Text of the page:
True love calls us UP
To be thought worthwhile is, I think, of critical importance to a healthy person. Talk of "unconditional" love is also fundamentally important but the idea that someone will love you no matter what kind of person you are has its down side.
To love someone in any deeper, healthier sense, has to mean, at some point, that you want him or her to be better. A love that doesn't seek to draw us up or help to lift us up is missing a vital ingredient. Not to care if your child is a bum at heart, not to care that your beloved is selfish to the core and a user, to say, "I don't care if you care about goodness or not,"—to say or think any of that is pathetic. CS Lewis has somewhere said that we might love someone despite his or her smelling bad or behaving badly but to say we love them because they are or do these things is nonsense. In that case the "lover" is lacking a vital element of what love is really about. In that case the "lover" lacks character for no lover can have character and not want the one they love to have character—character that bears the fruit of kindness, courtesy, moral strength and the like.
So in our relationships—if they're to be really loving—we're to be concerned about character (our own and that of others). If someone says they love me I want them (at least) to have a shot at helping me grow in what's worthwhile, I want them to help me be and feel worthwhile. I want them to help me so that they can admire me in a healthy way and to a healthy degree. I want more than the warm fuzzies toward me. There is in me (and I suppose in every healthy being) the want to be a giver, a contributor as well as a taker and a receiver. To love your kids or others is no small pleasure but to admire and respect them is no trivial experience either. Somewhere in all our "unconditional" love (that we sometimes express in a sickeningly sugary way) we should call for moral development. Commitment to us, despite failure or success, comes first, but if it’s truly commitment to us then it will bring with it the urge to enrich our lives in goodness.
This would have to mean, don't you know, that we will take note of what others have done, we'll pay attention to the contributions they make, contributions that sort of help them to feel they're "paying their way" in life, carrying their share of the load. And when their contributions are never noticed or if noticed, never mentioned, it tends to affect their self-image in a negative way. I don't think we need ceaseless praise and we certainly don't require or earn lavish praise (under normal circumstances) but to have someone indicate at times that we're genuinely contributing is vitally important. To know we're loved despite failures, despite consistent failures is essential to a healthy life but to know that we're meeting to some degree and in some way the fair and measured expectations of others can only be good for us.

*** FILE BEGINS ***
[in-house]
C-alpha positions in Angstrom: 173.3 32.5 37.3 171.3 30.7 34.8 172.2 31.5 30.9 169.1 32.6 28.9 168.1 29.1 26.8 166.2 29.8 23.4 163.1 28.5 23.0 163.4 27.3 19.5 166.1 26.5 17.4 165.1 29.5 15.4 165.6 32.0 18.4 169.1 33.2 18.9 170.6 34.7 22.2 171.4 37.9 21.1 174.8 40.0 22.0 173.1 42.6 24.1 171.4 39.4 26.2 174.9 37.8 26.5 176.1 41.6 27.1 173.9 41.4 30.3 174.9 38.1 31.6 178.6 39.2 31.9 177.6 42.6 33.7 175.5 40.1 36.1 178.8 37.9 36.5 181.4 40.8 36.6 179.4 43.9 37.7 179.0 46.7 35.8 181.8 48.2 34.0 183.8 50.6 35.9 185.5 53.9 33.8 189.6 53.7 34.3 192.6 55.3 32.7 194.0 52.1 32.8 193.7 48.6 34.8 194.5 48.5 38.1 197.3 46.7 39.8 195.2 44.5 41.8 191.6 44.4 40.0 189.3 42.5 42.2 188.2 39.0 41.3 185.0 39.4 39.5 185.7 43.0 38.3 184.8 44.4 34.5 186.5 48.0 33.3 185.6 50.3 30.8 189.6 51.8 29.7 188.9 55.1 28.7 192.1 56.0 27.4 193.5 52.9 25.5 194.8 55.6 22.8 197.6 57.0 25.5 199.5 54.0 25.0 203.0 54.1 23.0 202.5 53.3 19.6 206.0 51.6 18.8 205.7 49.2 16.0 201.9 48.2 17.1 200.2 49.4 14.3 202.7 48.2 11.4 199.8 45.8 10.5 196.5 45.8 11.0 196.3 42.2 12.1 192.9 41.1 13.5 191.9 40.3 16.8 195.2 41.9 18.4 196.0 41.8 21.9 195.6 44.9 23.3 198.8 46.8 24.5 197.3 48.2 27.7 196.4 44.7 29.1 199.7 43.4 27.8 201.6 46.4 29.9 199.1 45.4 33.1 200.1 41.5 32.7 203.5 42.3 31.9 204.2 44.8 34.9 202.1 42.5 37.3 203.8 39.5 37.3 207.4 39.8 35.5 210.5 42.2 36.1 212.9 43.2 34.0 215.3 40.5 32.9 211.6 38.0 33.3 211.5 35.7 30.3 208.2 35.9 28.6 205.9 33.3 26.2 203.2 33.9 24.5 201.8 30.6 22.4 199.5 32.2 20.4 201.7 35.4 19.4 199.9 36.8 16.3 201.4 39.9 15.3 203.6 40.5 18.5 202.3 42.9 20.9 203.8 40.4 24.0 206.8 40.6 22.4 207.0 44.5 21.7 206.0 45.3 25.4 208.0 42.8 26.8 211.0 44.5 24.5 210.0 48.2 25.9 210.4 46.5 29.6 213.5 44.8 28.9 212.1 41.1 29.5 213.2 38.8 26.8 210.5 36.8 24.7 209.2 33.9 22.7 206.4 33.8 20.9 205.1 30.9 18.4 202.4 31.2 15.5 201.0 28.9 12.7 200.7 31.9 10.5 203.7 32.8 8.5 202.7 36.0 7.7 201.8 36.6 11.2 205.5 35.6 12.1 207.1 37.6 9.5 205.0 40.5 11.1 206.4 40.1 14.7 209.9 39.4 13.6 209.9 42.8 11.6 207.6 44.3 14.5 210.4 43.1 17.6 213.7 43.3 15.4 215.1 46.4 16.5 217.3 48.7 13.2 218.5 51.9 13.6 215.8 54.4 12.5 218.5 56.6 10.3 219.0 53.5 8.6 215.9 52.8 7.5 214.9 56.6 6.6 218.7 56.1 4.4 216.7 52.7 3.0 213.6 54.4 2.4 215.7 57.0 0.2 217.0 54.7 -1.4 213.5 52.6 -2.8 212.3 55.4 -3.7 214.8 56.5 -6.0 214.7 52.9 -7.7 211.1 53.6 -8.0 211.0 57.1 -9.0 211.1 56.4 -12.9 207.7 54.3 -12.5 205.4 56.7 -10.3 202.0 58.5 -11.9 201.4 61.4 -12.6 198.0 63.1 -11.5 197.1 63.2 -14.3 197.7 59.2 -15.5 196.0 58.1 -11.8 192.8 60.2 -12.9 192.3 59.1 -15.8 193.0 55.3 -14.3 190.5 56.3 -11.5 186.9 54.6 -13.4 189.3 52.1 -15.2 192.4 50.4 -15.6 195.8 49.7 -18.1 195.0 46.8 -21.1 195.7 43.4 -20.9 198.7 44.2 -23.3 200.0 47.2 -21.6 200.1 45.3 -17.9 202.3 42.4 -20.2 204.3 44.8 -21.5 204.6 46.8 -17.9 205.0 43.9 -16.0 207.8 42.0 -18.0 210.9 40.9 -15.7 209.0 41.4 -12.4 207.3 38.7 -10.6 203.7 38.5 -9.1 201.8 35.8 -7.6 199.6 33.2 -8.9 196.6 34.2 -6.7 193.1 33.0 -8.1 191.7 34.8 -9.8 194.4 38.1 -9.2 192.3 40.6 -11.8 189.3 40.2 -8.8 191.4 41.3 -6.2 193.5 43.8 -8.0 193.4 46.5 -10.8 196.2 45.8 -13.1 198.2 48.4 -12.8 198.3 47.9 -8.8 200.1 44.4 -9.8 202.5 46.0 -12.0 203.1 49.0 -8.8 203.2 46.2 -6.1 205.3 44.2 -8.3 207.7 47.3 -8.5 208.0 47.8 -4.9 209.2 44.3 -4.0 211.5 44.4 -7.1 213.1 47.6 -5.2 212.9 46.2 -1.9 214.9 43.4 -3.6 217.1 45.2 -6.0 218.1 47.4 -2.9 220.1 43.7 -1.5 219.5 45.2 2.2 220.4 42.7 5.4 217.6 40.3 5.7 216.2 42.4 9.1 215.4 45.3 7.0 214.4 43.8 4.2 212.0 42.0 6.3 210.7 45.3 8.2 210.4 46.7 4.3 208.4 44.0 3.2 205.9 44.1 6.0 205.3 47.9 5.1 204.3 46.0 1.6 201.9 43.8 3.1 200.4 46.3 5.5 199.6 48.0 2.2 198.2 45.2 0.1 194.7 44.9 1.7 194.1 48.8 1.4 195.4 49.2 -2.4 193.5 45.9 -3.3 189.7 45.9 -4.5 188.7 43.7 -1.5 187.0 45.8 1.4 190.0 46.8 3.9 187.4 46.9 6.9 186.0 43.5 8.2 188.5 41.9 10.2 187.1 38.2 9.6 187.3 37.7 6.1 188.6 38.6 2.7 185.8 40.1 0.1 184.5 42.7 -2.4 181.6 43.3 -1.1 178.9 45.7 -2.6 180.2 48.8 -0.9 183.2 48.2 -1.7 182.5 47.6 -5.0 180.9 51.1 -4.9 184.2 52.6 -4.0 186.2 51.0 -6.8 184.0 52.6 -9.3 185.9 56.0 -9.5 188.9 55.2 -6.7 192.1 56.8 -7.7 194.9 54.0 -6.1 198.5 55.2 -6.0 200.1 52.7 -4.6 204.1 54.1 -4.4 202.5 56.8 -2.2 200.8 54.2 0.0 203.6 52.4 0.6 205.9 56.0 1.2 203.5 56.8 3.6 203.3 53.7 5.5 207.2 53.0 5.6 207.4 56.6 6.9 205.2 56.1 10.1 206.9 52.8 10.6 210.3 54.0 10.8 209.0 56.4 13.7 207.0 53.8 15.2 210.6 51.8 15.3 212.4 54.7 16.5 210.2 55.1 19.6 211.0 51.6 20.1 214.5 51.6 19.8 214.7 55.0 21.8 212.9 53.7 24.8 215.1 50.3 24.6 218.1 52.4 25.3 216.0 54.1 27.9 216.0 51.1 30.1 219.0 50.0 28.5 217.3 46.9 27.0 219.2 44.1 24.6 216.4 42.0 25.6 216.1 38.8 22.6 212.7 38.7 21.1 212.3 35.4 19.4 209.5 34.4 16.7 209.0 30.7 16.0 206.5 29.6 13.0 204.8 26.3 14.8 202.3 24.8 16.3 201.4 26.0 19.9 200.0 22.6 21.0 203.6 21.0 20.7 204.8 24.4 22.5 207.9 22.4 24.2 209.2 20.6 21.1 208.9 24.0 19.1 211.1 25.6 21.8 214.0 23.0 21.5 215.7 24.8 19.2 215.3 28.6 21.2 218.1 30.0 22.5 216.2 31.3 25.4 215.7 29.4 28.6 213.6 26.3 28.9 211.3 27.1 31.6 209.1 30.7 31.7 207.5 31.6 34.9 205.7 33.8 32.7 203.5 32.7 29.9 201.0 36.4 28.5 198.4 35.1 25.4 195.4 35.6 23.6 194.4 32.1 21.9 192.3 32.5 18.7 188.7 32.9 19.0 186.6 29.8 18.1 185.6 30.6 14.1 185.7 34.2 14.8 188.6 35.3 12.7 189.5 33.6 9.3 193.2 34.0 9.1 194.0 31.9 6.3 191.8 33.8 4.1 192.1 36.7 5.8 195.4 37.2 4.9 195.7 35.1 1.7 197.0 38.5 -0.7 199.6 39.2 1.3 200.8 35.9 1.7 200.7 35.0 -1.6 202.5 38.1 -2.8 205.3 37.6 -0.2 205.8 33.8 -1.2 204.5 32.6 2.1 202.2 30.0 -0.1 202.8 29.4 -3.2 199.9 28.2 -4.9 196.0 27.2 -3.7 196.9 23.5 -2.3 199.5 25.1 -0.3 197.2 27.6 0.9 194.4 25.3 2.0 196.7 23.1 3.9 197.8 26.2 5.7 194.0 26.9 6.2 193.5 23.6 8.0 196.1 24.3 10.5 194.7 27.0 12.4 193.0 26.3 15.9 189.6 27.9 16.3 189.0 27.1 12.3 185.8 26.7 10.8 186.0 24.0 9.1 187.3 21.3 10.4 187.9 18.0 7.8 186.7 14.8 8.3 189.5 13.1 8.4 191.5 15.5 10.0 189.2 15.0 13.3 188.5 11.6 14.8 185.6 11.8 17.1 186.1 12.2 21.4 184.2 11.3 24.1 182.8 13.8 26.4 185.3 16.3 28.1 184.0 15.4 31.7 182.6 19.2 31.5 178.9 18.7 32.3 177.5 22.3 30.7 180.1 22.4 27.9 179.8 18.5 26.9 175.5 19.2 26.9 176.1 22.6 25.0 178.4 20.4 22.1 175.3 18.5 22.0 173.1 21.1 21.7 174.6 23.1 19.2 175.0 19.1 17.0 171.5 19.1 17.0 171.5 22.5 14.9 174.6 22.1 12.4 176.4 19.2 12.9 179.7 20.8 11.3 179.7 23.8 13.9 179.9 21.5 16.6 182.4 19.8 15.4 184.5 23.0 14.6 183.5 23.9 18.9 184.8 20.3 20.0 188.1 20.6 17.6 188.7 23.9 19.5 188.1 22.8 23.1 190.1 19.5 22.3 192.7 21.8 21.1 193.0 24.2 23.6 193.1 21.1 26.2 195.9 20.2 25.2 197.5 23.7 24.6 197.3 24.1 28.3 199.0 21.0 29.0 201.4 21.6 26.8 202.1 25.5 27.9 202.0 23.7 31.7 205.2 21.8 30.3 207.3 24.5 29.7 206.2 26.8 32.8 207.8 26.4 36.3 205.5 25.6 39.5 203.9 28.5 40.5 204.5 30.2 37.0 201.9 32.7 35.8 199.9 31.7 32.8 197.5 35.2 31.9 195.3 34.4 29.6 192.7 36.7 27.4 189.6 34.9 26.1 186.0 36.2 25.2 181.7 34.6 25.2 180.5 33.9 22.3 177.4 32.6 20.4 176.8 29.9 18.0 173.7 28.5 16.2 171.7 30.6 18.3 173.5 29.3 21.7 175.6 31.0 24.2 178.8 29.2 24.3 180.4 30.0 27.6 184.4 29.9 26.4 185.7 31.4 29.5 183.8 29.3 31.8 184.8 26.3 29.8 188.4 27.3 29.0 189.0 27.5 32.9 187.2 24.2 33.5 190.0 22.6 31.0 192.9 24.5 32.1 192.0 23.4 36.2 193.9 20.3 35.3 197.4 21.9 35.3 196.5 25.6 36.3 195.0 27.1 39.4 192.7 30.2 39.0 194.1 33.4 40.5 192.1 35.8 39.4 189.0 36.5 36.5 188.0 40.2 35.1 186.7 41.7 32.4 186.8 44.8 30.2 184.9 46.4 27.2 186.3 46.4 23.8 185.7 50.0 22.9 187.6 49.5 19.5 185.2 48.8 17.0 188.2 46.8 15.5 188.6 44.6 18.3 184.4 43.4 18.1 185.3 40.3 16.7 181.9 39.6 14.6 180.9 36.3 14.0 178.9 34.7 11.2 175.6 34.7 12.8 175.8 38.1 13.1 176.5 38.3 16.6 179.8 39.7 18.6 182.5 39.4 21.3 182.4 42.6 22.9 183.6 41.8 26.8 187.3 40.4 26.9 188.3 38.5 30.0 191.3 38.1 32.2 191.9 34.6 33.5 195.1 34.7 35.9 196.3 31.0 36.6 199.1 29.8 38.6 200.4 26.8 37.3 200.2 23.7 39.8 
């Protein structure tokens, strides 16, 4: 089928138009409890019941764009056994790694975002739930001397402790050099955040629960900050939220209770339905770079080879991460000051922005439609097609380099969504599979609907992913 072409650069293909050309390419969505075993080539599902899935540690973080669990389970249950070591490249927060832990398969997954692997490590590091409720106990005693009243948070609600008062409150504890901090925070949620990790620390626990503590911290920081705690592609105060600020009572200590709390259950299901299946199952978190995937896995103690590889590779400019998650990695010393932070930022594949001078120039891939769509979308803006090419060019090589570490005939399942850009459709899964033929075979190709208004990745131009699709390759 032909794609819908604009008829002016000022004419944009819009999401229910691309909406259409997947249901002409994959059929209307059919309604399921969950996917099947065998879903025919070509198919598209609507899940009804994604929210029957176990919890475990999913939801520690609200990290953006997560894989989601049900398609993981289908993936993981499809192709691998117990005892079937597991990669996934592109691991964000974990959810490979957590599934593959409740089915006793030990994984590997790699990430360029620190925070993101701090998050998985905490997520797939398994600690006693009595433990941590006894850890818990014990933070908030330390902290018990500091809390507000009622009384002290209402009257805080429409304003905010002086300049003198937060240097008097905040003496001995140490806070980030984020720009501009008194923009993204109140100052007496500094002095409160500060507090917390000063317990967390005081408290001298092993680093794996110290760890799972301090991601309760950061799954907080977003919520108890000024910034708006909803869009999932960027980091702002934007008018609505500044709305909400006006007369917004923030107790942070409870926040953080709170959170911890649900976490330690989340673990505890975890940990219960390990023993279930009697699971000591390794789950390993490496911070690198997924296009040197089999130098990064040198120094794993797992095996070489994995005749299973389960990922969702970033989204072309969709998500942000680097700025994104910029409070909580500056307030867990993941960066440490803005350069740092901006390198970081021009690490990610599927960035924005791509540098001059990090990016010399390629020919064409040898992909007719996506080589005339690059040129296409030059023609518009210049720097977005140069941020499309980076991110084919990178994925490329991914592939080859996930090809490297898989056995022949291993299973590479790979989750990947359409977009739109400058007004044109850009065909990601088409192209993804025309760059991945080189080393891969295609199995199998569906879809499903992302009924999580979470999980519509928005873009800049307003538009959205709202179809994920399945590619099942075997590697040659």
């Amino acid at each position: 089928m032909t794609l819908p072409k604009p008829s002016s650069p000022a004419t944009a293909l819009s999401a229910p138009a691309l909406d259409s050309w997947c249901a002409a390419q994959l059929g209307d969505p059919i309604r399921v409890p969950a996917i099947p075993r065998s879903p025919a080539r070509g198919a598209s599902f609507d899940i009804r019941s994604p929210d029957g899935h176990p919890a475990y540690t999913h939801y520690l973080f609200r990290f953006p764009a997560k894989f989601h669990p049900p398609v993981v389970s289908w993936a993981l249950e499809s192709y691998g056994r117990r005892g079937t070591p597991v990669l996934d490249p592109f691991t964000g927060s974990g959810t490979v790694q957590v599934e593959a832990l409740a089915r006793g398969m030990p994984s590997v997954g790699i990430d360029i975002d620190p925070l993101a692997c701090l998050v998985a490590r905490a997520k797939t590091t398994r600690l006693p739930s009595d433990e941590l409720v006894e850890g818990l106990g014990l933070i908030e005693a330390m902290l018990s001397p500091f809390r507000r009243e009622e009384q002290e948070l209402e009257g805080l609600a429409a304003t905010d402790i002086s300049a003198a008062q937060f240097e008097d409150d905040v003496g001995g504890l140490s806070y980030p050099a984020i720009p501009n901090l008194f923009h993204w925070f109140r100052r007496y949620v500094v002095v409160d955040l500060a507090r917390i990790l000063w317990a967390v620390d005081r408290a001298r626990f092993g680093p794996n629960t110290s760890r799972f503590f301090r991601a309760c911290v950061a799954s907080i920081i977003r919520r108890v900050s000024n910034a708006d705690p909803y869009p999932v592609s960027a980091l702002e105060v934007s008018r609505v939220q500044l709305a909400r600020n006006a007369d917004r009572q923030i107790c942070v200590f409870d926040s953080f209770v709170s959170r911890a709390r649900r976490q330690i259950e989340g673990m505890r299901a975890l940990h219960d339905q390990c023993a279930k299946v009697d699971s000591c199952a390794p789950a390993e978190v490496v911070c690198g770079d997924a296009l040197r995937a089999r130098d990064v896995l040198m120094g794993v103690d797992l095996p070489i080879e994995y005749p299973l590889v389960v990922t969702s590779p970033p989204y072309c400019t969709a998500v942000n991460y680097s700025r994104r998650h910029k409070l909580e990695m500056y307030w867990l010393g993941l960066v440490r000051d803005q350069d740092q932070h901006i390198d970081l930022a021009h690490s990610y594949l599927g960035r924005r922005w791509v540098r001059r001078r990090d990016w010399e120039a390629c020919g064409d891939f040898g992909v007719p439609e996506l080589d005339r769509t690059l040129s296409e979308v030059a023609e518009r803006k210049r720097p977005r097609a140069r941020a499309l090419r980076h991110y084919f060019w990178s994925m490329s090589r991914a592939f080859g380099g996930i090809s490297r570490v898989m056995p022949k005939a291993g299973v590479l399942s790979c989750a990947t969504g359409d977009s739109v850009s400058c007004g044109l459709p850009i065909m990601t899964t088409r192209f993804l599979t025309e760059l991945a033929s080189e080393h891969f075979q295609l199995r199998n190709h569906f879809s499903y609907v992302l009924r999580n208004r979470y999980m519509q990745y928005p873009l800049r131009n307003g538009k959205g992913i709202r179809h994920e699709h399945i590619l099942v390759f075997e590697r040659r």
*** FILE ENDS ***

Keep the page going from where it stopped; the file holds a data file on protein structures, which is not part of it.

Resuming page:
It'd be a serious mistake to give people the impression that you only love them because and when they're "useful". It's here that the notion of "unconditional" love (commitment) comes into its own. But I think it's very wrong to give the impression that we expect nothing of them; I think it's very wrong never to speak of what they've contributed to life (to our lives), as if it didn't matter a fig. Whether I behave well or ill, if I'm a degenerate or a saint, if I seek decency and loyalty or eagerly pursue crassly selfish ends—to believe that that makes no difference to those who say they love me, that would be crippling.
So I'd say that it's important that we tell people when they've done well. I say we should (wisely) speak of their failures and their achievements. I say we should let them know that it matters greatly to us that they grow in virtuous ways. As in everything else we can go over the top with this and every little mistake is noted or every little success is praised too lavishly. But it won't hurt a bit to open our mouths and say, "Well done!" And if we think it appropriate, "Very well done!" If we can’t praise as well as receive praise maybe we have a bigger problem than the one we think has a problem.
©2004 Jim McGuiggan. All materials are free to be copied and used as long as money is not being made.
Many thanks to brother Ed Healy, for allowing me to post from his website, theabidingword.com.